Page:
Matt, thanks so much. It’s a pleasure to join you on the podcast.
Rockwell Automation’s Strong History in Milwaukee
And it’s a pleasure to have you with us. I want to start – you know, I just noted in your introduction, Blake – 36 years with the same company. And one of the things I noted about Rockwell when I worked so closely with your team 20 years ago, and it’s still true today, is when I asked team members – and I always like to do this when I talk to folks from Rockwell – how long they have worked there, they respond with answers like 20 and 30, and even 40 years or more. So what does it take to build a culture that makes your team members want to stay such an important part of your organization for their entire careers?
Well, it starts with conducting yourself in a way such that your employees really believe that you’re there for them, and that you’re genuinely interested in their well being and their ability to create a meaningful career with the company. And we’ve had that foundation since we started. I mean, everybody in Milwaukee has a family member or close friend who worked at some time for Rockwell or before that Allen-Bradley. So we had that rock solid foundation.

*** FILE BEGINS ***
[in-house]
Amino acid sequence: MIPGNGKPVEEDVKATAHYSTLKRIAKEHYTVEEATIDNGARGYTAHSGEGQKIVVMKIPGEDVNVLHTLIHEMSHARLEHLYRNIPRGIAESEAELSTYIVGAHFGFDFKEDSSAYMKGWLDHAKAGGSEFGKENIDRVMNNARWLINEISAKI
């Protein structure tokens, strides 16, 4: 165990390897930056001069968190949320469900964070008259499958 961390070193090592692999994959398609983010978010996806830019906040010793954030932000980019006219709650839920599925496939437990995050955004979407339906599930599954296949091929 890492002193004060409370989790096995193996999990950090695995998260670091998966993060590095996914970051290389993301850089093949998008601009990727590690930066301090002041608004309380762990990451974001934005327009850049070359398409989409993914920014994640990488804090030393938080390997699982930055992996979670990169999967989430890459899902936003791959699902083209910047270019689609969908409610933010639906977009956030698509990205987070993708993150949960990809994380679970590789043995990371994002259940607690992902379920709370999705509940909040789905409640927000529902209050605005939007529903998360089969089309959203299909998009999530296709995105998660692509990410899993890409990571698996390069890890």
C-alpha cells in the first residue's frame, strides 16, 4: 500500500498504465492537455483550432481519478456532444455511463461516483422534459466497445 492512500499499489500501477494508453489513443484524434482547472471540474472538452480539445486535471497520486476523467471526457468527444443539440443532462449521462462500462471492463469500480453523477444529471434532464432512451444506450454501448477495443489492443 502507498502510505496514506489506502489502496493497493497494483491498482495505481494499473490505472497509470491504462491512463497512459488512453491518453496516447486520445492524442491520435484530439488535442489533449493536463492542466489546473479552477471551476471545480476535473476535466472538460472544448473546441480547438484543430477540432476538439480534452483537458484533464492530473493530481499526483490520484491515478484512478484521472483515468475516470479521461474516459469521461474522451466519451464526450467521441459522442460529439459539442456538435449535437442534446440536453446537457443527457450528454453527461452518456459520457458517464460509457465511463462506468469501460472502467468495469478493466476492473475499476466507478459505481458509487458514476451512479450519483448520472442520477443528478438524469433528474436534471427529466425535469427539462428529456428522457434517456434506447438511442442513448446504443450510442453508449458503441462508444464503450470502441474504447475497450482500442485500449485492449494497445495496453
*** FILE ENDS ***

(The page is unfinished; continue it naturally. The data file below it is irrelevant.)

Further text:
I think you know, that has evolved. And certainly over the last 12 months during the pandemic, the things that we’ve done to look after our people, to focus on preserving the maximum amount of jobs as a starting point. To make sure that we created support groups for employees, particularly those with families to make sure that we could do what we were able to do to help them during this time.
I would also say that doing a little bit more to define what it is about our culture that we’re going to continue to focus on. And it starts with strengthening an already good culture of integrity and diversity and inclusion, being willing to compare ourselves to the very best other alternatives that our various stakeholders have, increased speed of decision making, and really just looking at creating a steady stream of new ideas from both existing and new employees.